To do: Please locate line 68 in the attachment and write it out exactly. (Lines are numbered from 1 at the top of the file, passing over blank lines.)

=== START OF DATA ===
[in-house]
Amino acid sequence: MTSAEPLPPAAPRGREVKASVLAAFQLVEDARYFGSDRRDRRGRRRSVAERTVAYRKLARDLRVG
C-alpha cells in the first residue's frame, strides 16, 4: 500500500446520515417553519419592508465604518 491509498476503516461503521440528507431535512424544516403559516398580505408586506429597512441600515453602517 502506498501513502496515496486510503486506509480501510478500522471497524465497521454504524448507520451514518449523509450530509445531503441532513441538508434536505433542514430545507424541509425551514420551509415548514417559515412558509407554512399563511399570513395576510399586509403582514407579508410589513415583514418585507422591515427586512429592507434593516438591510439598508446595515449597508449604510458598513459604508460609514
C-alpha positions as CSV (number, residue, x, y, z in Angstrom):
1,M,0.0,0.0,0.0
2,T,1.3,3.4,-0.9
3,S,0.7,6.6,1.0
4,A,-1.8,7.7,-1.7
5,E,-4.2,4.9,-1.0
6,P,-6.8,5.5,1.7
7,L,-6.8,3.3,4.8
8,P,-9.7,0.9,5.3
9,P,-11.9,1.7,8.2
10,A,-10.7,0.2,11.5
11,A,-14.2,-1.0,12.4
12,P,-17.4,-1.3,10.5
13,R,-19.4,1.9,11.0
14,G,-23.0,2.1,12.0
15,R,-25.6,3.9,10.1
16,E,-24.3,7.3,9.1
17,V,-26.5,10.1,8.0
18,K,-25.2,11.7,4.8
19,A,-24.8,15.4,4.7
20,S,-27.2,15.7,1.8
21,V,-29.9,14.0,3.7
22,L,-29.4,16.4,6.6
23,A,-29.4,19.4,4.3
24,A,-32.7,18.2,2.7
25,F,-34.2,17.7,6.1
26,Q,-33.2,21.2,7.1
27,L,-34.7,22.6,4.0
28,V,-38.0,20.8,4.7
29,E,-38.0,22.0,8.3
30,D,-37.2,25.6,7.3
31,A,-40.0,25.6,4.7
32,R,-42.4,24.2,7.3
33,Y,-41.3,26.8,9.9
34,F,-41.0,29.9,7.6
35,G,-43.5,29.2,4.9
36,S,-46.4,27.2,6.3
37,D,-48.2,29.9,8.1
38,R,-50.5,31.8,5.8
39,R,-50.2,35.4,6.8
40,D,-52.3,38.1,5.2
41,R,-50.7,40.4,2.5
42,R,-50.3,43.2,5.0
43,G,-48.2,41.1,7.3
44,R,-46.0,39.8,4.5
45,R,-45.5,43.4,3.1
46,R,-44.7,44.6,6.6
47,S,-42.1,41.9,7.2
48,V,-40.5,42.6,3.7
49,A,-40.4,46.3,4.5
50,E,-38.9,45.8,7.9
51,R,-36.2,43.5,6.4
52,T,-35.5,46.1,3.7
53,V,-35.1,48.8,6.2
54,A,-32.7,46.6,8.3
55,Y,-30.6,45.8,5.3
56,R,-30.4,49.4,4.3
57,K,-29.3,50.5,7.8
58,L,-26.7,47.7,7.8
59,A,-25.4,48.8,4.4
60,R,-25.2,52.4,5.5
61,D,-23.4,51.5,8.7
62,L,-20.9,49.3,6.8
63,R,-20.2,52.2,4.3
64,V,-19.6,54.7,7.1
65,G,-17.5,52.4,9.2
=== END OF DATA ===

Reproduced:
64,V,-19.6,54.7,7.1